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[Image: Getty Images]

A new report from Indiana University Bloomington, USA, cites data suggesting that half of the people starting careers as scientists at academic institutions will leave after five years (Proc. Natl. Acad. Sci. U.S.A., doi: 10.1073/pnas.1800478115). That’s a stark difference from five decades ago, when it took 35 years for half of the people entering the field at the same time to “drop out.”

The temporary workforce

More Ph.D.s are awarded now than ever before, yet you would never be able to tell looking at the number of available academic positions. This competitive environment has led to the rise of a “temporary workforce”—which the authors define as scientists who leave the field prematurely due to the inability to maintain a research-active career.

The team analyzed bibliographic data from the Clarivate Analytics Web of Science database to track more than 100,000 scientific careers across 50 years. The researchers found that science is increasingly a revolving door. According to the study, the number of supporting scientists, such as lab technicians, research associates and postdocs, has risen from 25 percent to 60 percent over the past five decades. Moreover, the report revealed a 35 percent uptick in the number of scientists who are never credited as a primary author—particularly jarring in a “publish or perish” culture.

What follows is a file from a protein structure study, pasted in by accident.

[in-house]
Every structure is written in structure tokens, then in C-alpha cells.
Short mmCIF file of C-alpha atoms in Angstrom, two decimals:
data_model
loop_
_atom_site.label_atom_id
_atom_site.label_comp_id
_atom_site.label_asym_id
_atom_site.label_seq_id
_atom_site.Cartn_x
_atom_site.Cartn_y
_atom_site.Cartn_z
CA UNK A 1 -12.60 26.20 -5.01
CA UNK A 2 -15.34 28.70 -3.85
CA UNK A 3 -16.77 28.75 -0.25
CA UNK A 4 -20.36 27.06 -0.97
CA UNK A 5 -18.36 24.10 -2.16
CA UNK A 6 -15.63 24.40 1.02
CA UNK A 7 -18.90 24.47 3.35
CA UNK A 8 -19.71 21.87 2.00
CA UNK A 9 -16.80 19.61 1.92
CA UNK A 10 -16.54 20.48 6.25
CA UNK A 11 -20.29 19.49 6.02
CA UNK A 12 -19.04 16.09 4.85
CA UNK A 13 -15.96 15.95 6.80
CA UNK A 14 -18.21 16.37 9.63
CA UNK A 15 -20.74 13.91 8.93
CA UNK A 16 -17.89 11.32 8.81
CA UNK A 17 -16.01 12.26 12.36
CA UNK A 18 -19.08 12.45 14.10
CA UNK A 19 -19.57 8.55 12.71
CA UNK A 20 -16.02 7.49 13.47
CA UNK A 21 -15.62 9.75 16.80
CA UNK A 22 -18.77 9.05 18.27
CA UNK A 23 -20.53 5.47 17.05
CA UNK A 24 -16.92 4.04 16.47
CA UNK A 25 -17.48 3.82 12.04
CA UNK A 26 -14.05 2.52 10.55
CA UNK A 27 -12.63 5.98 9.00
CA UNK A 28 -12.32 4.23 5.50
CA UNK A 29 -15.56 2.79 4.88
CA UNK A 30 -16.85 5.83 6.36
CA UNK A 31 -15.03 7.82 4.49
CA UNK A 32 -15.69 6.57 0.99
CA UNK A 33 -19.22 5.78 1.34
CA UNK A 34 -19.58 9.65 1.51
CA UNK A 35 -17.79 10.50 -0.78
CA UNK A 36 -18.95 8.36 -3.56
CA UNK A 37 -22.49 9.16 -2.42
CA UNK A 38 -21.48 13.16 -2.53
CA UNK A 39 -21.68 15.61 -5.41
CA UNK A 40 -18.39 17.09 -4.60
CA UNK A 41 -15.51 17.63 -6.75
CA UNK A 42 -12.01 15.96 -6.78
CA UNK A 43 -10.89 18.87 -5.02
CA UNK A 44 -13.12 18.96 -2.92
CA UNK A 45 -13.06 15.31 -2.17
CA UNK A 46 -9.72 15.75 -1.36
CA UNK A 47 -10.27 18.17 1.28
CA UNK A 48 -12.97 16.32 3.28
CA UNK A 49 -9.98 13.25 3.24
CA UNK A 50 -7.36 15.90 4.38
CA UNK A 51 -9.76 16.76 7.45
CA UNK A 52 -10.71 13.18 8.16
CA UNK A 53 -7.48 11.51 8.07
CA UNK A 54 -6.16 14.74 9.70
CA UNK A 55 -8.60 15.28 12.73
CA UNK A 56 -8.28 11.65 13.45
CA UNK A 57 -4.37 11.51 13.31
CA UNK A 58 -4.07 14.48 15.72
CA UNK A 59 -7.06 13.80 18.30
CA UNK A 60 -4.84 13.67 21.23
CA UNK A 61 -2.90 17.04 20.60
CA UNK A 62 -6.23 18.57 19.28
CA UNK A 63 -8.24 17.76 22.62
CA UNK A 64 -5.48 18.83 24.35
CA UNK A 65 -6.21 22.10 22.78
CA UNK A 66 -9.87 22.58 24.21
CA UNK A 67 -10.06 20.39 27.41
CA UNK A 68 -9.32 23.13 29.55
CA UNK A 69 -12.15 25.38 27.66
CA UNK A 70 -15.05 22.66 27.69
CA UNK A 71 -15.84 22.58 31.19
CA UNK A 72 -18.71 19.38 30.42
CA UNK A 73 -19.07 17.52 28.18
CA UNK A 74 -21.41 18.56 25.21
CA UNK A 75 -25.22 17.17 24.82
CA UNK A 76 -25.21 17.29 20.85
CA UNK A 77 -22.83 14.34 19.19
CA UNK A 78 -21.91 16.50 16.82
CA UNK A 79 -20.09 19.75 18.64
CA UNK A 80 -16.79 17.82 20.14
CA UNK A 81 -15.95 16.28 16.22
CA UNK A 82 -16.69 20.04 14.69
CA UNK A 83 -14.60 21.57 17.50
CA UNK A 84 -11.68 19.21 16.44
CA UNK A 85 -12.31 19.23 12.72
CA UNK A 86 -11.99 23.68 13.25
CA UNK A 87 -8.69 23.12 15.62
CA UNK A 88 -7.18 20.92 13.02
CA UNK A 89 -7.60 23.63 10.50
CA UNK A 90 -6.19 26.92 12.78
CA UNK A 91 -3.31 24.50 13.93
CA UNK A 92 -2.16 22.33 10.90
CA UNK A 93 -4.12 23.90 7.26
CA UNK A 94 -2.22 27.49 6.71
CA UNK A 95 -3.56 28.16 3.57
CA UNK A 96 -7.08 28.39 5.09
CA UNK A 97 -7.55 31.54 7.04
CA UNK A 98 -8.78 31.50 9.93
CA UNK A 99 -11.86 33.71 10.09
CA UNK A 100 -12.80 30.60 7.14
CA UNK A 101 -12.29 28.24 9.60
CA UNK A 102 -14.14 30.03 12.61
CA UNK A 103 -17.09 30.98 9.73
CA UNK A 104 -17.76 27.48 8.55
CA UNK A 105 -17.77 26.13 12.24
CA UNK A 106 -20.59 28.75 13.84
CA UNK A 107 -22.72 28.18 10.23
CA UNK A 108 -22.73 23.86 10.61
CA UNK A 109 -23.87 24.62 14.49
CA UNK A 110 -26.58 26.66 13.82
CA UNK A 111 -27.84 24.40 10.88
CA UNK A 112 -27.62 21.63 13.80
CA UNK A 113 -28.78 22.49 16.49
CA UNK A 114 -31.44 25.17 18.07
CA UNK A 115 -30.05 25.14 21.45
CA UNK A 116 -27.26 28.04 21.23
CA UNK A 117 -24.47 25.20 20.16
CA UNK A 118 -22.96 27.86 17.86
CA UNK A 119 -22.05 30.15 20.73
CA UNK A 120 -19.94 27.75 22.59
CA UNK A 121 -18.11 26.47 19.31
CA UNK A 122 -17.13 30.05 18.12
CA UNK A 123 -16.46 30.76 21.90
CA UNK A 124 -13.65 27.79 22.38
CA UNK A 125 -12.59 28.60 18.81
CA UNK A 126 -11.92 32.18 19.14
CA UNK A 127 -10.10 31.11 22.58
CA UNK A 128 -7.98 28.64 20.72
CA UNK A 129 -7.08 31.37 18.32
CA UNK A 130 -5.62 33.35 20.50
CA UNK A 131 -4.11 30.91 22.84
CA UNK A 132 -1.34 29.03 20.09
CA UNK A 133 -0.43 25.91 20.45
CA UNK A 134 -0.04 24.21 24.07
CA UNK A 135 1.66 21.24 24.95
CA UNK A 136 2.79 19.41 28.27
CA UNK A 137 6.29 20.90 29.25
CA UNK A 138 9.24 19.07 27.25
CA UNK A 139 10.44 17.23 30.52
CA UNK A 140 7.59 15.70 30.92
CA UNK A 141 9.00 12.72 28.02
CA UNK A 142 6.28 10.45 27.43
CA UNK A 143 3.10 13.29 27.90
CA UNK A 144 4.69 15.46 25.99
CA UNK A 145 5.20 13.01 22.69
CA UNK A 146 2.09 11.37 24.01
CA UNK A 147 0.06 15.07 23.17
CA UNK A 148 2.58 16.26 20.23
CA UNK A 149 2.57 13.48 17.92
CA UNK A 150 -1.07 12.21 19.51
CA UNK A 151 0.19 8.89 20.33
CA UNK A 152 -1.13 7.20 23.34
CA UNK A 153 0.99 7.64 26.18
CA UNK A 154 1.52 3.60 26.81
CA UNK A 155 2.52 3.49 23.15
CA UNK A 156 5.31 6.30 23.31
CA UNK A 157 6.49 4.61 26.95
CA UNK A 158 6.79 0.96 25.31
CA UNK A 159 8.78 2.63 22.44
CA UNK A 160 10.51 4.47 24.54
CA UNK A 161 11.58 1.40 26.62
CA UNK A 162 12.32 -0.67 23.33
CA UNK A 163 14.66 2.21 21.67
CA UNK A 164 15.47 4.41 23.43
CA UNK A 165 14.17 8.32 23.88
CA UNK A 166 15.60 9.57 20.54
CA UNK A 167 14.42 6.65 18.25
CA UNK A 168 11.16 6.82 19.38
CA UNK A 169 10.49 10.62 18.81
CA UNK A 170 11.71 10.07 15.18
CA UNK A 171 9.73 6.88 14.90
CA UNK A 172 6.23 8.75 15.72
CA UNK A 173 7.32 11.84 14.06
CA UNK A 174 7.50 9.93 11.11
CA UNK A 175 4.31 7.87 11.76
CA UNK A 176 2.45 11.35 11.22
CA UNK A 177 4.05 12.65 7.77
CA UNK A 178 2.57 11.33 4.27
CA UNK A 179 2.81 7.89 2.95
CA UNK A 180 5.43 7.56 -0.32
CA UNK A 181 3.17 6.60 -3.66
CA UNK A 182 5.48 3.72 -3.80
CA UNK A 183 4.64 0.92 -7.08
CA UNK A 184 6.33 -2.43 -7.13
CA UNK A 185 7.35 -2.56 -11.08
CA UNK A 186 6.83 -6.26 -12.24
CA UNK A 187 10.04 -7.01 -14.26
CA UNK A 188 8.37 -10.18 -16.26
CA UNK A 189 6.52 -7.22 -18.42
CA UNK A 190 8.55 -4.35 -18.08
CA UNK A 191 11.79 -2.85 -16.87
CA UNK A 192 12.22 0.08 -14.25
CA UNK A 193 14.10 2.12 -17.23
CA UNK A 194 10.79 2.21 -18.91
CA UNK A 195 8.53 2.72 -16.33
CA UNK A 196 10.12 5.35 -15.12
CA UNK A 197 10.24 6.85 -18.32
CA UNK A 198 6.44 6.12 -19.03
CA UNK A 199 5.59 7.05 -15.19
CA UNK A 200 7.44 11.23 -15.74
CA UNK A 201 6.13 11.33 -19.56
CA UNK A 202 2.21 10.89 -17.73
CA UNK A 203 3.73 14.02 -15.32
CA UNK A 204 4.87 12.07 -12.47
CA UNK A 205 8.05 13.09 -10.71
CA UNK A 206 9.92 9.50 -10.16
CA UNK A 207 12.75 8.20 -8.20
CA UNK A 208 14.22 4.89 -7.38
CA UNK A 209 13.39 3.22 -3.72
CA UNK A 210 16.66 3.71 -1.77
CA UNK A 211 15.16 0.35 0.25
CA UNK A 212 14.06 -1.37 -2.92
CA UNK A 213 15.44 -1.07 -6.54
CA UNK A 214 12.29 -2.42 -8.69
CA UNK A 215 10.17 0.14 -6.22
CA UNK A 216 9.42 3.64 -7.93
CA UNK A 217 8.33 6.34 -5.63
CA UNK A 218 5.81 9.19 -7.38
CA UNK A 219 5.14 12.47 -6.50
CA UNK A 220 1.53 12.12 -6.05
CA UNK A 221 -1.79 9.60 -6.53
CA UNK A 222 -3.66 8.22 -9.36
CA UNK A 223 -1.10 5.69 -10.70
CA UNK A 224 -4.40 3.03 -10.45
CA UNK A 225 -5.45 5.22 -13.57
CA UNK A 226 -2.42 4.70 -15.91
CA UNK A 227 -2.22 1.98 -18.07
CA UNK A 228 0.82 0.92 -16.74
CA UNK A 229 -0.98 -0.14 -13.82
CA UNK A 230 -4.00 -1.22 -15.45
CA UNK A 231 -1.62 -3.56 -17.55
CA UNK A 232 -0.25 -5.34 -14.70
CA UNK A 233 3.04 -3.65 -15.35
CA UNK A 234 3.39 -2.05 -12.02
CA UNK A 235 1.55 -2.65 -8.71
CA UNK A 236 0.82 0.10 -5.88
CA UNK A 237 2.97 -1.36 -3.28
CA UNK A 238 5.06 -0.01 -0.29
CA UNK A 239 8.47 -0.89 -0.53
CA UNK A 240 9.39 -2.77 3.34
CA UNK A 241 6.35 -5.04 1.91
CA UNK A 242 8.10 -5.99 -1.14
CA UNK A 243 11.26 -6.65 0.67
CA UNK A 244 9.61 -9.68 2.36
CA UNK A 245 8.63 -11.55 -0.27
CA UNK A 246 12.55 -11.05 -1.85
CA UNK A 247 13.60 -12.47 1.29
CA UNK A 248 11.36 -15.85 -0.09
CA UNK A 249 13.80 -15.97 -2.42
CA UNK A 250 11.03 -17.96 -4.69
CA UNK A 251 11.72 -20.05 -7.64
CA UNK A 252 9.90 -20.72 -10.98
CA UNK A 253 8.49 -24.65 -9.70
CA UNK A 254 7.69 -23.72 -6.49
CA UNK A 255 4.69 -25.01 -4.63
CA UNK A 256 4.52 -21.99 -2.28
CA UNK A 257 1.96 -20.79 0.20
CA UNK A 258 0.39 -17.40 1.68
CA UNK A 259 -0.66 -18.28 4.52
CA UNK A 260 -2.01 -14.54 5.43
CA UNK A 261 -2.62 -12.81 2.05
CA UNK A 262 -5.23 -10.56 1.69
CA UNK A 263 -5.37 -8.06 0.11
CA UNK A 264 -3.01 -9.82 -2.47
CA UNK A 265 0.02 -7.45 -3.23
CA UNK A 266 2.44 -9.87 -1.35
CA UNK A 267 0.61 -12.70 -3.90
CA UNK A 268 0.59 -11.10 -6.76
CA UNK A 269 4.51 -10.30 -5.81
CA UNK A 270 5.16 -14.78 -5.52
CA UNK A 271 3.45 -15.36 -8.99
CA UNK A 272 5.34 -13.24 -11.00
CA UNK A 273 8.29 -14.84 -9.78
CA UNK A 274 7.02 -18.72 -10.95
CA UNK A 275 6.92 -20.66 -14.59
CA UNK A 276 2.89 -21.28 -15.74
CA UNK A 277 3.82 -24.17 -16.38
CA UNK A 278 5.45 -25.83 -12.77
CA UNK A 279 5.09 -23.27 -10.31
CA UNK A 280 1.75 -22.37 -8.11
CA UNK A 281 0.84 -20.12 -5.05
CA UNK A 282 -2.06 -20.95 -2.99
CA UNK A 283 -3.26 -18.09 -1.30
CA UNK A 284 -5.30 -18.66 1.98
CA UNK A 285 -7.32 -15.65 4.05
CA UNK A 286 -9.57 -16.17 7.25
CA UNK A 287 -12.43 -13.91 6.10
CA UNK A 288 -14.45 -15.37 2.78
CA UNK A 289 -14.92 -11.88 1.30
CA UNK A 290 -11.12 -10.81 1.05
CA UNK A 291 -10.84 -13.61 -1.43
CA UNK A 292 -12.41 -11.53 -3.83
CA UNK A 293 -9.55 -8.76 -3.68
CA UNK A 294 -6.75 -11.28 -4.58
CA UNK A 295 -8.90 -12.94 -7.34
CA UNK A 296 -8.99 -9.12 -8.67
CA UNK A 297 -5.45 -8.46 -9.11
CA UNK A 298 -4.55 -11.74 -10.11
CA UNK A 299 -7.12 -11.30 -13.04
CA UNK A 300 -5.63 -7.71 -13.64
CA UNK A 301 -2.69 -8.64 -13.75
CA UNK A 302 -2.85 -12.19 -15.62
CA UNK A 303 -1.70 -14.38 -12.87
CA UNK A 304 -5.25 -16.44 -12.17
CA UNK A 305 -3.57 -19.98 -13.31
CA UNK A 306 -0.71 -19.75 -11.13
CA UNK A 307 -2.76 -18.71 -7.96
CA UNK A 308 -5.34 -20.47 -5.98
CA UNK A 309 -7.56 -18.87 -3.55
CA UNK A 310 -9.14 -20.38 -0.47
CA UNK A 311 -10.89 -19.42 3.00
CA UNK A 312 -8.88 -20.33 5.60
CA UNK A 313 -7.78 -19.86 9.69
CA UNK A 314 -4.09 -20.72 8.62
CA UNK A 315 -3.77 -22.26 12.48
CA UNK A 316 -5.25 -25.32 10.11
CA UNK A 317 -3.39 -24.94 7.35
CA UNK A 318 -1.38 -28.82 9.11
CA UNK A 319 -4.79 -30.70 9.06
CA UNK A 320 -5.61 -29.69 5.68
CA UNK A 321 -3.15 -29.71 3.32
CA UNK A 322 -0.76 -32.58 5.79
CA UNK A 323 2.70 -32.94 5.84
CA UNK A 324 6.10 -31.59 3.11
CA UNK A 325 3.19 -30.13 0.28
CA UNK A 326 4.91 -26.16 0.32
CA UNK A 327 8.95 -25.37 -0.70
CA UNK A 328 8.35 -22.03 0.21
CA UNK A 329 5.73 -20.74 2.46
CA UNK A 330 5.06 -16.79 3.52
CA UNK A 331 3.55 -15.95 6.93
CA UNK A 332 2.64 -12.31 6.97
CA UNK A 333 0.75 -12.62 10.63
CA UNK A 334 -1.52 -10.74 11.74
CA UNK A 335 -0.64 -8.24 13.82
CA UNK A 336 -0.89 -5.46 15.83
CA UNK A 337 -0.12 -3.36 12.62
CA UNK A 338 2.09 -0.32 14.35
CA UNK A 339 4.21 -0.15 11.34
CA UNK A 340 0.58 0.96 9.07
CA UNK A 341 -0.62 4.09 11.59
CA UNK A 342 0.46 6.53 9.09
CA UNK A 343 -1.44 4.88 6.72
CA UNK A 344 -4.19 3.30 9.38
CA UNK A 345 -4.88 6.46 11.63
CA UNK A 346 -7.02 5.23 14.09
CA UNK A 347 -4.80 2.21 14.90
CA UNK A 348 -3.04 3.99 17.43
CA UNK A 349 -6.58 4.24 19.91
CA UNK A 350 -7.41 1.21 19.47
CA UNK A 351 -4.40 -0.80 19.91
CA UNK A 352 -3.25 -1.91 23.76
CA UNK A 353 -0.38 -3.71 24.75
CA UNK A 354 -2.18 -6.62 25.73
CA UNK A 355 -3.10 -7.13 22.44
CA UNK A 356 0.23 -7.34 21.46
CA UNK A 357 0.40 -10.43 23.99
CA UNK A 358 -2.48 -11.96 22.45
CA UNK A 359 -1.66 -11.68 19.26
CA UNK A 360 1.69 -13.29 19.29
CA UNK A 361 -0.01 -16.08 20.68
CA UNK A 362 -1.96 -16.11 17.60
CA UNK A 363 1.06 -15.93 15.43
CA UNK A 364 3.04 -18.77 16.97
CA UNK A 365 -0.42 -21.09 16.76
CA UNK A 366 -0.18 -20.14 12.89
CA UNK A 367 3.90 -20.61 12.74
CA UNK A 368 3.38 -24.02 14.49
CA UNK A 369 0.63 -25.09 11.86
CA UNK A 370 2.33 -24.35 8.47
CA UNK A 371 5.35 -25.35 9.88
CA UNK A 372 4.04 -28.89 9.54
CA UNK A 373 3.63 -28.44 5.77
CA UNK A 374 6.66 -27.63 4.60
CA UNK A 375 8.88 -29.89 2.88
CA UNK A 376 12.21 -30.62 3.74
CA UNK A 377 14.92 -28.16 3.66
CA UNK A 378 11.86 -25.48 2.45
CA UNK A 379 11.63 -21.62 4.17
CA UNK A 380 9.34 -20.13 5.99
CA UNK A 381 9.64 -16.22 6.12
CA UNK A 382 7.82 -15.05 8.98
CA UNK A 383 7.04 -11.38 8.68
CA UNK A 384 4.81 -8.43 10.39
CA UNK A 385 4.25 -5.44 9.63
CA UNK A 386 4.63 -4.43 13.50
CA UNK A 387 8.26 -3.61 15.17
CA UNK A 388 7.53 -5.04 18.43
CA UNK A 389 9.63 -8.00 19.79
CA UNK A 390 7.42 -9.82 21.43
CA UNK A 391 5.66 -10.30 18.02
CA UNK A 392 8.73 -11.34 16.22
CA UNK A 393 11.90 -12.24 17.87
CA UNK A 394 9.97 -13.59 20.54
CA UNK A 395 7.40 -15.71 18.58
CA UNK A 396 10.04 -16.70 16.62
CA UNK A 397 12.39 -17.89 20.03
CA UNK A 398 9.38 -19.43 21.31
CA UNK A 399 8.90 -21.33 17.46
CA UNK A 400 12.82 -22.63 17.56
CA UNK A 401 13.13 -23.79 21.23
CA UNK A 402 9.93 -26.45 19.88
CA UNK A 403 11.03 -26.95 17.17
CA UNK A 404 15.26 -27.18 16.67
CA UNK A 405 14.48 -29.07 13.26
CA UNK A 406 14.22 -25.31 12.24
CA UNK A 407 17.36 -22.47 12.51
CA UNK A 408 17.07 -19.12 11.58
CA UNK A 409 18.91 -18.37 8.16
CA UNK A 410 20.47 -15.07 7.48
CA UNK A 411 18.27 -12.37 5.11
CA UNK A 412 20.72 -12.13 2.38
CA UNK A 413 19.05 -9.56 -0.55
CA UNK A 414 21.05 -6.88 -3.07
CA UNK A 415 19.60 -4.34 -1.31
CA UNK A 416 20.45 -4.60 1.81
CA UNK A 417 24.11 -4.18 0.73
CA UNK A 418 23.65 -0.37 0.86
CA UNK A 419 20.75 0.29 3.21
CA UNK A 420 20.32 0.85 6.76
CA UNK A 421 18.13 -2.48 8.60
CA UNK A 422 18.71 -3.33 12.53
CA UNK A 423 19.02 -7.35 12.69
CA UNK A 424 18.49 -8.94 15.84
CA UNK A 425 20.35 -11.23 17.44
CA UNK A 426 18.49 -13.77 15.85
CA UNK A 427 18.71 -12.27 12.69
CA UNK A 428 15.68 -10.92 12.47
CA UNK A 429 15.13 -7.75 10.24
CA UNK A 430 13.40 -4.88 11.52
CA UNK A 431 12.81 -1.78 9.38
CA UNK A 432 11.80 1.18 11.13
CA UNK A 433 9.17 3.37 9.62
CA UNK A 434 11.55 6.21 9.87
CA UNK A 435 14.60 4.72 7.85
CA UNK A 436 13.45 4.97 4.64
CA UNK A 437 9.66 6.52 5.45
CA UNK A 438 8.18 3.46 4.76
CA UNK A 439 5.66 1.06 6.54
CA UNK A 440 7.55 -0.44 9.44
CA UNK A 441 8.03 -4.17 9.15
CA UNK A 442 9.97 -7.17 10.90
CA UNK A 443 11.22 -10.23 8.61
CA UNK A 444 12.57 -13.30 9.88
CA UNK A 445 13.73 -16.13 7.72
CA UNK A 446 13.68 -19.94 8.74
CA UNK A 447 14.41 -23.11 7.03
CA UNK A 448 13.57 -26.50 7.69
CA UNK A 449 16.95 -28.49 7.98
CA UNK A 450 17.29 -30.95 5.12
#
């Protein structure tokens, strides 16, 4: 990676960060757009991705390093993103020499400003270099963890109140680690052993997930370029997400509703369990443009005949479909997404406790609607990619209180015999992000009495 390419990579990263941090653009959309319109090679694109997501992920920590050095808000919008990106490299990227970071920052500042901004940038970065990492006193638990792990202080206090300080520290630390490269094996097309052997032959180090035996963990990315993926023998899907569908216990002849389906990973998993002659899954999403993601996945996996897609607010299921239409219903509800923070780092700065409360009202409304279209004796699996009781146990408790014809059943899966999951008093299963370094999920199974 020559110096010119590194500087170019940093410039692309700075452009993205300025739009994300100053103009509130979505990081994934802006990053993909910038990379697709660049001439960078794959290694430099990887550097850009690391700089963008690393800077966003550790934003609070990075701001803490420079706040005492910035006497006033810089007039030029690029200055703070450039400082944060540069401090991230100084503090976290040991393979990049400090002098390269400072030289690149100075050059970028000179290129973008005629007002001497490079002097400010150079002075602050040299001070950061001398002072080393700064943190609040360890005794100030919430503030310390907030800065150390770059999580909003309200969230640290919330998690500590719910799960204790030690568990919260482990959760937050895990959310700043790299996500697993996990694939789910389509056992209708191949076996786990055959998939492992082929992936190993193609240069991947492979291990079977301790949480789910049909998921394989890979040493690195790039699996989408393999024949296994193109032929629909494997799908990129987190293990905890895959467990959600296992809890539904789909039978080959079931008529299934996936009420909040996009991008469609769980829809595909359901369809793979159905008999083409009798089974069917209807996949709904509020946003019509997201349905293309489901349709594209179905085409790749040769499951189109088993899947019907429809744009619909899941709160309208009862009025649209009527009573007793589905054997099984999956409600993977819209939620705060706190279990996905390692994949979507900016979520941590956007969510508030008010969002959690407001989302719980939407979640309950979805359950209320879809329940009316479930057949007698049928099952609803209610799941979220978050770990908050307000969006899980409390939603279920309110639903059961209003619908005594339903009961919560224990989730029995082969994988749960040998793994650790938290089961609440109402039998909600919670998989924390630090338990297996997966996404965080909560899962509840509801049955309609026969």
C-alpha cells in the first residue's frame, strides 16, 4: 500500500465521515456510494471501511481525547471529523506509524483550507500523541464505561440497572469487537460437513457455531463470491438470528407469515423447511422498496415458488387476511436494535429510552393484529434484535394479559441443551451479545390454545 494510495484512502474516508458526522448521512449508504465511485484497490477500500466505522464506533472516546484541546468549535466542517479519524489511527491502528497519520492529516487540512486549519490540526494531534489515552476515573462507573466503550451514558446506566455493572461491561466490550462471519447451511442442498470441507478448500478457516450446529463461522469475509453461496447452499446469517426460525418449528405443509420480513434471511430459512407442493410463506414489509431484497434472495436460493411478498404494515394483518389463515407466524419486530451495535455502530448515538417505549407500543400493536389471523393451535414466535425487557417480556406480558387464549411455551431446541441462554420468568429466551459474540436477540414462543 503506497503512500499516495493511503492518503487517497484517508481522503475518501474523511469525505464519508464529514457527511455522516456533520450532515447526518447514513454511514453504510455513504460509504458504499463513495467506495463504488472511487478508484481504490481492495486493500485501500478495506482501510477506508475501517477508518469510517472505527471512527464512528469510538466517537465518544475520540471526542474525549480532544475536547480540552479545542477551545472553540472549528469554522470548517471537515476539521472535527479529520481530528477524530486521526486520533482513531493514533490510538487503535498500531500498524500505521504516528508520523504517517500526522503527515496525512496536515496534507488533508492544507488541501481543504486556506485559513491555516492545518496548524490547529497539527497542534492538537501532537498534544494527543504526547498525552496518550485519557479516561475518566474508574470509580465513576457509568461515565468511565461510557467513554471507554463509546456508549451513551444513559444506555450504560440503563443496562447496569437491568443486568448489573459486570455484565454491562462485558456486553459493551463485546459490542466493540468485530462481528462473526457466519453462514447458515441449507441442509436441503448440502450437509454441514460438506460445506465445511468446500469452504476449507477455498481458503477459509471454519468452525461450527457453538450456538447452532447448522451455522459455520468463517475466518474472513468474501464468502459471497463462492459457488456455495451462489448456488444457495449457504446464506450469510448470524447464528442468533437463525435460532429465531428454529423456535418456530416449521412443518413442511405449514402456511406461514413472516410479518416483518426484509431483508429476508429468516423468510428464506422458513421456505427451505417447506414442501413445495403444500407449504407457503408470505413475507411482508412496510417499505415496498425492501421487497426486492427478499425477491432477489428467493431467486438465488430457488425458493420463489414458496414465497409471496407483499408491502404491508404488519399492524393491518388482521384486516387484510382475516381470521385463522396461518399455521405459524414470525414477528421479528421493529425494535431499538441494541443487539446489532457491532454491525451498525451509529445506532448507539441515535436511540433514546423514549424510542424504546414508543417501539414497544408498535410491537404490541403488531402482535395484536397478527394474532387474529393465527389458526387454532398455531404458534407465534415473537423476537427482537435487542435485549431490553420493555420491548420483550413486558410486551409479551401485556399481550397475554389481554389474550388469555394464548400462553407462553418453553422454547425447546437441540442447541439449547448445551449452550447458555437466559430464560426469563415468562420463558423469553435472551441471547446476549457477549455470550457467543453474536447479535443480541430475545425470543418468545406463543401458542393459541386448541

Approximately 70,000 names in astronomy, 20,000 names in ecology and 17,000 names in robotics were tracked. The dropout rate, the team found, varied by sector, but trended high across the board. For example, roboticists, who presumably can select from a slew of high-paying private-sector opportunities, had a higher dropout rate than astronomers.

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Staša Milojević [Image: Ann Schertz, Indiana University]

A stagnant academic model?

One contributing factor to the rise in the dropout rate and number of supporting scientists, the report suggests, is the reorganization of scientific work—which has not been matched by a reorganization of university career structures, according to the team. “Traditional academia works on an apprenticeship model—people trying to reproduce themselves,” lead author Staša Milojevic said in an accompanying press release, “but this system represents a disconnect with the newer ‘industrial model’ of science, which requires large teams of specialists with narrow areas of expertise.”

The authors cite a growth in team size and specialization compared with past decades, in turn, increasing the need for supporting scientists. While specialized technical knowledge of, for example, complex instruments or data may be essential to a team, a supporting scientist doesn’t enjoy the same long-term career prospects as a lead researcher.

Although the study doesn’t provide a solution, according to the authors, the rate of scientists leaving academia is not slowing. The team argues that these troubling trends will eventually need to be addressed at the policy level.